“We combine our data-driven Performance and Advisory services with Navigator, our cloud-based Energy and Sustainability Platform,” says Halliday. “For organizations looking to gain control over their energy, the platform unlocks key insights into building performance indicators. Siemens experts draw from these to benchmark a building’s performance against best practices and compliance requirements – and prioritize investments from maximum ROI and risk mitigation. This helps reduce complexity and speeds up the time-to-value of improvements,” he explains.

Unlock the hidden value of carbon reduction and compliance

Gaining transparency into how buildings perform can reduce the effort and cost of navigating through the myriad of national regulations and voluntary certification schemes for environmental compliance. The benefits are both financial – building depreciation, utilization rate, management cost, obsolescence risks – and reputational: increased attractiveness to customers/investors, wider choice of financing sources and even productivity improvements. And there are incentives in the form of tax credits introduced to drive green developments and retrofits. The key is to define measurable action plans to meet short and long-term energy and carbon efficiency targets and to implement a framework that facilitates the integration of new reporting requirements.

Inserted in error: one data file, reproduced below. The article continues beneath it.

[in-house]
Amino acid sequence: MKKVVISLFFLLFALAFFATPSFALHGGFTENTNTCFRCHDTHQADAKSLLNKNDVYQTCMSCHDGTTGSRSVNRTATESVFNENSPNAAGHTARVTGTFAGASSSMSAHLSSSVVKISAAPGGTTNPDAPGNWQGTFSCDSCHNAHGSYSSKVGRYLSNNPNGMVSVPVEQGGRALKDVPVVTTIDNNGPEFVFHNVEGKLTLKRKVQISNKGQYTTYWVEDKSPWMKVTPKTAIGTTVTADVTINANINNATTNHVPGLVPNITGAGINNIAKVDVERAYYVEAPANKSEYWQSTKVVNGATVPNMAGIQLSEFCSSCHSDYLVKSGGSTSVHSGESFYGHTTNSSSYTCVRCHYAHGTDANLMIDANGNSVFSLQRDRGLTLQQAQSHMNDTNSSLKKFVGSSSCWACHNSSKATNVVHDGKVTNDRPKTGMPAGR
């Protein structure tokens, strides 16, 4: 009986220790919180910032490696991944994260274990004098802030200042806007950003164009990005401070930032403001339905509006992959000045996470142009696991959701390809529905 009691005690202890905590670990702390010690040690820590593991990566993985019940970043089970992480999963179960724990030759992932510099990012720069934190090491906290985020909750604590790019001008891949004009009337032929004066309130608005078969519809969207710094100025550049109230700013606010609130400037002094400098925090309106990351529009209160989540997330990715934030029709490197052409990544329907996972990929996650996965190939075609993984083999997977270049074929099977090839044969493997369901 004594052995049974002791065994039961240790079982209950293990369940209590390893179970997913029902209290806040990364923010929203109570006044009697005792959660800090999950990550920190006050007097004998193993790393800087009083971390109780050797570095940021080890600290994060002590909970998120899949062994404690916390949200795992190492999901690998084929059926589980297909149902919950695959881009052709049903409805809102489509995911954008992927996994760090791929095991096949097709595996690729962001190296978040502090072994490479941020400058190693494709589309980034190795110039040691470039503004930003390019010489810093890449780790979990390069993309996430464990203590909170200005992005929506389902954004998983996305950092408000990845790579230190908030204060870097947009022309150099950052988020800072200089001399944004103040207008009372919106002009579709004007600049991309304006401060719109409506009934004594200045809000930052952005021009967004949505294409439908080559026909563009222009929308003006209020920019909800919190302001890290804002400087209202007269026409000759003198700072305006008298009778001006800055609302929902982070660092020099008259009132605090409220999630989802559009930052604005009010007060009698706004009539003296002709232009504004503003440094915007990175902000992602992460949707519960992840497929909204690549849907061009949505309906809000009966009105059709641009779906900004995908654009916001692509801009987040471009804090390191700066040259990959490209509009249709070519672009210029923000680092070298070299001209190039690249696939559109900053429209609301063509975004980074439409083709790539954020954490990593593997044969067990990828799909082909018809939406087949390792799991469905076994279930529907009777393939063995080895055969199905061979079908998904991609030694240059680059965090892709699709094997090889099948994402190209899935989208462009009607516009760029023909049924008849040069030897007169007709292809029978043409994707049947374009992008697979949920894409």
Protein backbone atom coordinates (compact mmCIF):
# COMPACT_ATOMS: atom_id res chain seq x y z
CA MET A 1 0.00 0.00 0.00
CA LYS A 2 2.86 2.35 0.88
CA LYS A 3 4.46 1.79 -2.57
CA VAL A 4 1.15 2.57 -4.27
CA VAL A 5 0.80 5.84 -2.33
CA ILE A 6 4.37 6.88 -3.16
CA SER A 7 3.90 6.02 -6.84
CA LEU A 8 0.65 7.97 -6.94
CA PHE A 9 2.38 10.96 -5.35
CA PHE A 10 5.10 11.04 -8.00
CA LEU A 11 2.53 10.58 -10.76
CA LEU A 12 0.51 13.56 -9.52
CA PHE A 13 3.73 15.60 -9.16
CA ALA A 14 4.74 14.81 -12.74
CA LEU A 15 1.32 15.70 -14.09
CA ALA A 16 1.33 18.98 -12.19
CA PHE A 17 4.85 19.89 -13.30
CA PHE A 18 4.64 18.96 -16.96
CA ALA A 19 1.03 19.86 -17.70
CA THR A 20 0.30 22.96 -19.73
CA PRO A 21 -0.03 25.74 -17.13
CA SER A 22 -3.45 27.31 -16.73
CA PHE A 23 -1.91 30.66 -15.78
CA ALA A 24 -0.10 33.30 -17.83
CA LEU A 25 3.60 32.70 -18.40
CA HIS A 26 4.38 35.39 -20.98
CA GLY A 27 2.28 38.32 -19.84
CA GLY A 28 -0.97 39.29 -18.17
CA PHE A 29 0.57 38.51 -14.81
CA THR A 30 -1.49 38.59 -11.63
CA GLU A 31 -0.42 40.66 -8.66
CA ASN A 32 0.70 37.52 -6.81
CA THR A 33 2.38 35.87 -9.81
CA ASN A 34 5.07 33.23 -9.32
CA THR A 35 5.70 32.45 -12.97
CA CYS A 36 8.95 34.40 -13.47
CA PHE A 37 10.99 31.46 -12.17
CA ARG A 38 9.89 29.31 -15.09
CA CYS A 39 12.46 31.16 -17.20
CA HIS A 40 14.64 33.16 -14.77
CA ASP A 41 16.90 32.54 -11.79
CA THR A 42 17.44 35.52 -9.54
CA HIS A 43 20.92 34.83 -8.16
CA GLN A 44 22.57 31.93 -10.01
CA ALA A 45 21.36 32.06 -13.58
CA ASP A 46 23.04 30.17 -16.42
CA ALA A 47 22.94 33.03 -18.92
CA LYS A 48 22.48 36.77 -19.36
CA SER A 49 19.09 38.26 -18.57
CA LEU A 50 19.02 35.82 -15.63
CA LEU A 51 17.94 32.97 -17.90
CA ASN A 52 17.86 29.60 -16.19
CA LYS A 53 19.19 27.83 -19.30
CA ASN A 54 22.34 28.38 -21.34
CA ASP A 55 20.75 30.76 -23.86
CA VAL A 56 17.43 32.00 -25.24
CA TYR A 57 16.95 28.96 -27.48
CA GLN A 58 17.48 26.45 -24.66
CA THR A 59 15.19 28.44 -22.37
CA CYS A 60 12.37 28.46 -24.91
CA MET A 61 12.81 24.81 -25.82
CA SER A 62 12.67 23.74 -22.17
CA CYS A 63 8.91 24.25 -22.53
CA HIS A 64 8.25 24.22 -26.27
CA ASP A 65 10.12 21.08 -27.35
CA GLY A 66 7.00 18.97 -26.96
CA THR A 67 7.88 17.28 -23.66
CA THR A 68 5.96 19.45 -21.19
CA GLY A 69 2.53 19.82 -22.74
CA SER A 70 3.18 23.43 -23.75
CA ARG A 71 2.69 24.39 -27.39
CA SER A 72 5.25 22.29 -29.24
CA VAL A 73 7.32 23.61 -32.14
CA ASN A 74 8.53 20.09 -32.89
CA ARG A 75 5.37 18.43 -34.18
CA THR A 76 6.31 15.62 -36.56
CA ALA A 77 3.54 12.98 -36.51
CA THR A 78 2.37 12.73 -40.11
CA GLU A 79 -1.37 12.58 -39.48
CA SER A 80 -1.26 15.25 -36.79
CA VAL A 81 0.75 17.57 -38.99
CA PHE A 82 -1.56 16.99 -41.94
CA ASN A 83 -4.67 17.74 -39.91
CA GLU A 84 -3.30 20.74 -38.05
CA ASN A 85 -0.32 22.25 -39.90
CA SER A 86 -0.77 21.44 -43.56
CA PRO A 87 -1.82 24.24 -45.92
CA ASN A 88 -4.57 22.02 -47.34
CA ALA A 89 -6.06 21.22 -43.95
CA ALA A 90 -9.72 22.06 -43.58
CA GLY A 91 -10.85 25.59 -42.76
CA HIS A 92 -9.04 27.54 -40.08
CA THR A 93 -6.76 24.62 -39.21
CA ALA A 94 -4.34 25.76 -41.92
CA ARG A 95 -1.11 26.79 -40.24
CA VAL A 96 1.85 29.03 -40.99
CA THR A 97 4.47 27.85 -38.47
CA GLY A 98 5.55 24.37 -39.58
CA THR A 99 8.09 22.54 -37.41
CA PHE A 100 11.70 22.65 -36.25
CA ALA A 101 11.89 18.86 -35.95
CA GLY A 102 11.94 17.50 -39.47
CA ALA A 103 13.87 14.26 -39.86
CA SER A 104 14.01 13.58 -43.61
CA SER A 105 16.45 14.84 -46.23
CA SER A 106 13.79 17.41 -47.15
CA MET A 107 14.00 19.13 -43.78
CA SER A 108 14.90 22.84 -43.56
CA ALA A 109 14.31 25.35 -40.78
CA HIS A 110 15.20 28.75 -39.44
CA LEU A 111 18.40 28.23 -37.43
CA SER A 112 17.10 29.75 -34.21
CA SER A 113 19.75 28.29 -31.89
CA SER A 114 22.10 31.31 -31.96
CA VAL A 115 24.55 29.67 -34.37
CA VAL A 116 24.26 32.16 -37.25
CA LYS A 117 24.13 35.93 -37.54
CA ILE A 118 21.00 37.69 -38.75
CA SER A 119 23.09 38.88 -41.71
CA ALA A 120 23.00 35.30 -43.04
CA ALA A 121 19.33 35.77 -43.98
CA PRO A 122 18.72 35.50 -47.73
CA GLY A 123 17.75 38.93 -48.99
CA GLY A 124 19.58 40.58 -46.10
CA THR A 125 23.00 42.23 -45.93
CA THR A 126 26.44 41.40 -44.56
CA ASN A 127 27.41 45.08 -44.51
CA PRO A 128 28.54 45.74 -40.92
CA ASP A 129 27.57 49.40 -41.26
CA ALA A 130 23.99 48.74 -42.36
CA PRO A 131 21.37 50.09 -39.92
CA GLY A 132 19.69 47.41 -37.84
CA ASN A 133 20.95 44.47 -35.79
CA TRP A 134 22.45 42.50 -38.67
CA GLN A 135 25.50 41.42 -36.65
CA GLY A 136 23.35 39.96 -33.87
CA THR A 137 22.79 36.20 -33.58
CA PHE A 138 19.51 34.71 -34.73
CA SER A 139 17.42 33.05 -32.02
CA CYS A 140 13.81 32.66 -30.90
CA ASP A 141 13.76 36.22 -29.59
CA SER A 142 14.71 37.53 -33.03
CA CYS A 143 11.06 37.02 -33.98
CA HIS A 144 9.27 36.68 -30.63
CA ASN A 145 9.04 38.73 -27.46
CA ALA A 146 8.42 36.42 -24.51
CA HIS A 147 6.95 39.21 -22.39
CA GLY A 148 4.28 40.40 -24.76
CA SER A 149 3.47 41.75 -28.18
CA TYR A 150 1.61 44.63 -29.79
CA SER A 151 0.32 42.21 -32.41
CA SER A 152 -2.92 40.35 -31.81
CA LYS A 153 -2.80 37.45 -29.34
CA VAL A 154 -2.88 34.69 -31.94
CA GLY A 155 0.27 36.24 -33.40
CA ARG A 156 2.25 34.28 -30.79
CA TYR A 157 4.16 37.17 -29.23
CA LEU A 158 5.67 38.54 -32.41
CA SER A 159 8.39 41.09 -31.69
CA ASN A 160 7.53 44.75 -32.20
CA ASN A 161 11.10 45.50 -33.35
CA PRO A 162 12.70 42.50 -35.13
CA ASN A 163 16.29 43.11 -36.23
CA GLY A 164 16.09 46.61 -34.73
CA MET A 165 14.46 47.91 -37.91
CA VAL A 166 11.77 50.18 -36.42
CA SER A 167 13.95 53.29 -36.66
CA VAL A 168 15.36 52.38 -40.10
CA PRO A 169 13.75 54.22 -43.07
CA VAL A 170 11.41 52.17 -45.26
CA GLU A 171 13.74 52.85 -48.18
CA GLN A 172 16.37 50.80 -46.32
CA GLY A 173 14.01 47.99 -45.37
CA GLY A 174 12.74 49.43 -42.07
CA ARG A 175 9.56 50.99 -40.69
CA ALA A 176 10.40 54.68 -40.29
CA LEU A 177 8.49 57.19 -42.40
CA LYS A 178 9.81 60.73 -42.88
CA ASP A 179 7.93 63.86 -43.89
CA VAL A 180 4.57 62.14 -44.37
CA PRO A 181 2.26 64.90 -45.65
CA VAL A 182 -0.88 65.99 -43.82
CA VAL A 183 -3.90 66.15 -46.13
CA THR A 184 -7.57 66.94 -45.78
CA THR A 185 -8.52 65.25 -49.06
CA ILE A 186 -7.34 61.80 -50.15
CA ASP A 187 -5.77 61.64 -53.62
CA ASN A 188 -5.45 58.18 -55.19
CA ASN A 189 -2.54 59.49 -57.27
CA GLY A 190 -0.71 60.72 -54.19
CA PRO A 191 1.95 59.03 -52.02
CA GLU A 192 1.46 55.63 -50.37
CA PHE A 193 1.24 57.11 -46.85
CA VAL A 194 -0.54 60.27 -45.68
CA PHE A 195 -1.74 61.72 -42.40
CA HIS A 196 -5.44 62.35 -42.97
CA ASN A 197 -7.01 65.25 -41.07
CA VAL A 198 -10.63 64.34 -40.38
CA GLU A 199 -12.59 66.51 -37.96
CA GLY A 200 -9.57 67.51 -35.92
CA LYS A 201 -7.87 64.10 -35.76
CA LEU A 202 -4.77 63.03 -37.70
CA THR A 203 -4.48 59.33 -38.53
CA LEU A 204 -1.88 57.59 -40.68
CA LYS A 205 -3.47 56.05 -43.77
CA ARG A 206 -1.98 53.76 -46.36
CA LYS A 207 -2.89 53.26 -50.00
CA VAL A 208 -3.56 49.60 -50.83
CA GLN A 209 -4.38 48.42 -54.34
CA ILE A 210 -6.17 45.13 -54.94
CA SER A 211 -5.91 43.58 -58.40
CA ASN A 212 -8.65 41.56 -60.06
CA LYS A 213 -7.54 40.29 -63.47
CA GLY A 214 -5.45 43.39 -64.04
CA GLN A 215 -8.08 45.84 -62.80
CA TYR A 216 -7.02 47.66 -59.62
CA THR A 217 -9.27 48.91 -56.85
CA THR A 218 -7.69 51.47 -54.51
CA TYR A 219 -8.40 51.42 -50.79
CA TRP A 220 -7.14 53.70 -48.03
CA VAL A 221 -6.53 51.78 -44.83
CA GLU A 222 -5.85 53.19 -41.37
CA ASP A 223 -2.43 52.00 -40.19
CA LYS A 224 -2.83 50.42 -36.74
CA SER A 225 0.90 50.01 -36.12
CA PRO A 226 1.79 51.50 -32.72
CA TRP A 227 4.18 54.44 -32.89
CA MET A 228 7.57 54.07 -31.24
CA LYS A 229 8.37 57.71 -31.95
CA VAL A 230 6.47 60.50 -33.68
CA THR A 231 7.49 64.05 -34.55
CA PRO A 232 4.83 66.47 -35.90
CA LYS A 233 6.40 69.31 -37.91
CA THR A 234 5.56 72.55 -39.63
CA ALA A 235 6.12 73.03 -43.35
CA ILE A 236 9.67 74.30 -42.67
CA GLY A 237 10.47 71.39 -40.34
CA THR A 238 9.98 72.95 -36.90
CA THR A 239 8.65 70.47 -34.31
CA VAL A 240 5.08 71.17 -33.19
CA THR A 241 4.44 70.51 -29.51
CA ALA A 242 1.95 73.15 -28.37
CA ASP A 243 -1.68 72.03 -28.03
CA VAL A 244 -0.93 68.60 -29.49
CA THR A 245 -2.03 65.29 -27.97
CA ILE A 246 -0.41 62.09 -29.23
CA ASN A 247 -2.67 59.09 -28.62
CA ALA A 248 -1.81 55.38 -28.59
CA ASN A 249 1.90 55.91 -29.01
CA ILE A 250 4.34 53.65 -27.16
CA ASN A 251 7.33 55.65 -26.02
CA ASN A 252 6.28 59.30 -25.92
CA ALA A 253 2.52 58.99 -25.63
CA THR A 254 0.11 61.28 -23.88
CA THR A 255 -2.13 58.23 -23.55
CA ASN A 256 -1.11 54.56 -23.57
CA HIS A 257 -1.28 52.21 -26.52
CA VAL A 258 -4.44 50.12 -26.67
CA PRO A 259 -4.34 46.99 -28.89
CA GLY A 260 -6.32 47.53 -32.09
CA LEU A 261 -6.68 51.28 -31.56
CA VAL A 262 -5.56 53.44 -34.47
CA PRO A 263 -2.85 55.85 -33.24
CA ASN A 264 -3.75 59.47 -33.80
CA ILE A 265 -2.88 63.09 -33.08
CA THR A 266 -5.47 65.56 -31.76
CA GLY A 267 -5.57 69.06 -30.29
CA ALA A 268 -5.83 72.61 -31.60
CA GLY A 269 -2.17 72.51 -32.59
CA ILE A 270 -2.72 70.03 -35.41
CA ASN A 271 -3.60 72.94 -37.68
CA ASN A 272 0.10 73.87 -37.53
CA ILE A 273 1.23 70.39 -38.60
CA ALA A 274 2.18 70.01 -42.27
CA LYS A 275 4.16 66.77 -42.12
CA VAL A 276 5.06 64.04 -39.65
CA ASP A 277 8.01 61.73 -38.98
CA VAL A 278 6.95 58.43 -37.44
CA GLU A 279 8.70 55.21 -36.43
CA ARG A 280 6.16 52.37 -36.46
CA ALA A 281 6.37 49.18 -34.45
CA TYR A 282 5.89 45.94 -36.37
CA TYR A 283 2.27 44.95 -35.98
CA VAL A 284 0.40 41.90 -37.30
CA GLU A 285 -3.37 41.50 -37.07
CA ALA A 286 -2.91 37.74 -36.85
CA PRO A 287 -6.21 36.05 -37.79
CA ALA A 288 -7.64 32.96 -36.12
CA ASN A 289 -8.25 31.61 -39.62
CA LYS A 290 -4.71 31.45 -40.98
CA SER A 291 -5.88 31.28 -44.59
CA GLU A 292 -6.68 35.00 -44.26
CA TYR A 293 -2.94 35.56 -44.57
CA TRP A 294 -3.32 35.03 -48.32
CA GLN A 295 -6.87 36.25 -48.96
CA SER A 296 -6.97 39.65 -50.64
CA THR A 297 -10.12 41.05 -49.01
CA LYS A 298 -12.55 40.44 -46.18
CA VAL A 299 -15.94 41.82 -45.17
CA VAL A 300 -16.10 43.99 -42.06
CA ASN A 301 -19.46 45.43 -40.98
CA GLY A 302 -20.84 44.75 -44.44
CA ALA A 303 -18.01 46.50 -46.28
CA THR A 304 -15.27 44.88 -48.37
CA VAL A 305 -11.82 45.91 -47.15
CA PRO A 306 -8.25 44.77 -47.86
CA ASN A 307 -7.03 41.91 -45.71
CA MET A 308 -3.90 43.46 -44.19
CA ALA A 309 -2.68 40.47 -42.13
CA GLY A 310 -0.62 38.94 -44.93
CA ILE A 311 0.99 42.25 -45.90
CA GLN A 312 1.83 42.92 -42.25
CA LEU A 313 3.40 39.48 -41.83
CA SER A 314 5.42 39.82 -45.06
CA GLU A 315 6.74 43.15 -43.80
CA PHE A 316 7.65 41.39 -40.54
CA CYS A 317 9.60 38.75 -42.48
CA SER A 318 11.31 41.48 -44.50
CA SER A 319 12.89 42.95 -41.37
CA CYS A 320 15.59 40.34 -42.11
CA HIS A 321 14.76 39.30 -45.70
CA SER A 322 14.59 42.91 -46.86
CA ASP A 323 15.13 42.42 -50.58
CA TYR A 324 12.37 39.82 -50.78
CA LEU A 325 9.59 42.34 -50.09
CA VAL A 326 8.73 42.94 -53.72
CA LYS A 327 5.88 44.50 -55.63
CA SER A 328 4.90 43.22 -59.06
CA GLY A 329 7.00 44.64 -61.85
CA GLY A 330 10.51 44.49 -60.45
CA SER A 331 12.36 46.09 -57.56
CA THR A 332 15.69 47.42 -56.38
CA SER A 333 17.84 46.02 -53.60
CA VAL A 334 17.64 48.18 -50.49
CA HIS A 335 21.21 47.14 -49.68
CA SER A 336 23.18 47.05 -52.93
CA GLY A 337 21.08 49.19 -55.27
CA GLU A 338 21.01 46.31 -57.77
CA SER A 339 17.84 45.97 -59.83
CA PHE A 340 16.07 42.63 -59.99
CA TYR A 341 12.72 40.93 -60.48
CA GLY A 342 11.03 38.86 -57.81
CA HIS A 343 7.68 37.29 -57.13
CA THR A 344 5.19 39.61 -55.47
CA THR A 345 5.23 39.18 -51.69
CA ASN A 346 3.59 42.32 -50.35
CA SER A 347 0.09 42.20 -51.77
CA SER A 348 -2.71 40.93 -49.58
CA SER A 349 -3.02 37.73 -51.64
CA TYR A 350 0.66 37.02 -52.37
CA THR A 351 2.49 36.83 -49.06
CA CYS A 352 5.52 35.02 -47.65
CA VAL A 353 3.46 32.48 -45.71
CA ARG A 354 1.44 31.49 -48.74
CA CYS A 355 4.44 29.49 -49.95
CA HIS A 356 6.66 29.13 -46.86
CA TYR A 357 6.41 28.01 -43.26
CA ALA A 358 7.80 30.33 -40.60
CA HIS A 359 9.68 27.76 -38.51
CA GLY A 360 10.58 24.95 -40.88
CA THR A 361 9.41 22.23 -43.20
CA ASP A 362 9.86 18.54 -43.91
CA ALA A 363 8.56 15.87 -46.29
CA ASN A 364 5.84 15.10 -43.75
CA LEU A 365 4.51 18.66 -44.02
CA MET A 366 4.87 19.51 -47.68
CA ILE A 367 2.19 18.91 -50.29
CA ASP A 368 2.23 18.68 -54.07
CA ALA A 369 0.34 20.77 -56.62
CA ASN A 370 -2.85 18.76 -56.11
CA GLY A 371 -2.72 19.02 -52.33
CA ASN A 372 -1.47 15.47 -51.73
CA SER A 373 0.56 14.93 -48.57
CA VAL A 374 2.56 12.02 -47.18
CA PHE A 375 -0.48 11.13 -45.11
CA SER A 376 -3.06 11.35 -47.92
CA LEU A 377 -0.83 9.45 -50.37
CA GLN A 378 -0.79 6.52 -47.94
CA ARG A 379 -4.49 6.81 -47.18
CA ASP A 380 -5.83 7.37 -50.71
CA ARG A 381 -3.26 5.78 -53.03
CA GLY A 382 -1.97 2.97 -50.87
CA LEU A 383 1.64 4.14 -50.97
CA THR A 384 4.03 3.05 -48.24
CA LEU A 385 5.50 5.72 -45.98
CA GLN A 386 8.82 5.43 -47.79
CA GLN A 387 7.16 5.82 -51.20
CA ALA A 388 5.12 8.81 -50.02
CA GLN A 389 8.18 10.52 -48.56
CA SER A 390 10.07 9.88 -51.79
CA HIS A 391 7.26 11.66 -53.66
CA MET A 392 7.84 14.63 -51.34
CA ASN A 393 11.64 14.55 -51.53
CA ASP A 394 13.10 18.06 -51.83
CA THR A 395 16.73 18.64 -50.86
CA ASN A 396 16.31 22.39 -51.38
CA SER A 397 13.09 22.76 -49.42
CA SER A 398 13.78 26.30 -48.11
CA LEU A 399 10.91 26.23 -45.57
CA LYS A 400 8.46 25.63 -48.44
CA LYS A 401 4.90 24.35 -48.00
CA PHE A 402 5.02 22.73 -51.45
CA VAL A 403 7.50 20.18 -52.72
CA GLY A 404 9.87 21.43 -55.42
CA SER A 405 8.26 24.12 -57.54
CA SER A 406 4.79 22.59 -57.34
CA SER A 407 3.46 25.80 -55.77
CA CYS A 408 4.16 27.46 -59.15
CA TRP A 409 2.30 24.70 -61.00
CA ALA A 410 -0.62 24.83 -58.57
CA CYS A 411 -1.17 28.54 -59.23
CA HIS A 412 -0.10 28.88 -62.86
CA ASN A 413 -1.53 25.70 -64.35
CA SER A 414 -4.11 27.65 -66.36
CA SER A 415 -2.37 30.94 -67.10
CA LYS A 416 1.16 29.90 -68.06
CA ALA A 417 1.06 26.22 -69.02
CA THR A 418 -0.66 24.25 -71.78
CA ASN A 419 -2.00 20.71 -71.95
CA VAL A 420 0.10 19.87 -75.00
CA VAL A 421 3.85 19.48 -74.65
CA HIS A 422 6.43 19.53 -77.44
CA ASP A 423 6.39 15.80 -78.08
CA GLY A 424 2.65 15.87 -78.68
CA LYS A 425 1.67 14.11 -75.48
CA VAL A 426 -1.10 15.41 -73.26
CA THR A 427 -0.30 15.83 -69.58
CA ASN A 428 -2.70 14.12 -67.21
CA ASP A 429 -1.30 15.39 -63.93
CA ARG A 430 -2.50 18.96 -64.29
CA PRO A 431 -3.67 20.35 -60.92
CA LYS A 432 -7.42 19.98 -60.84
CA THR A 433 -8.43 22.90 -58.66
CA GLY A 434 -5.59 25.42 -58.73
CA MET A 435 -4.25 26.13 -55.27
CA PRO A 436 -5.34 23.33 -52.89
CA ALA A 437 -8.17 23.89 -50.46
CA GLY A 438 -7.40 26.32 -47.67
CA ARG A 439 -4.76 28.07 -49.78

Organizations that fail to form the right partnerships to leverage their buildings are not just leaving money on the table, they are restricting their ability to invest in business model innovation.
Peter Halliday, Head of Building Performance and Sustainability at Siemens

This again requires a know-how that is increasingly best sourced outside the organization. “As the pace of disruption accelerates, organizations that fail to form the right partnerships to leverage their buildings are not just leaving money on the table, they are restricting their ability to invest in business model innovation – and to ultimately respond to this disruption,” Halliday points out.

Turn buildings into true stakeholder value creators

Optimizing building performance – from improving energy efficiency to understanding its impact on carbon footprint and contribution to workplace innovation – can lead to greater value creation. By reducing risks and easing budget pressures, efficiency projects can free up resources that can be reinvested into delivering new and better products or services.

 With public opinion valuing transparency above all, companies that invest in data analytics and reporting systems and services are better positioned to prove what they claim. “When you consider that 78 percent of millennials take into account social and environmental issues in their decision of where to work, building performance has a direct impact on an organization’s ability to attract and retain the skilled employees it needs to respond to disruption. This is also why Siemens is investing EUR 100 million in efficiency projects over the next three years, with a view to becoming carbon-neutral by 2030,” concludes Peter Halliday.

2017-04-13

Picture credits: Siemens AG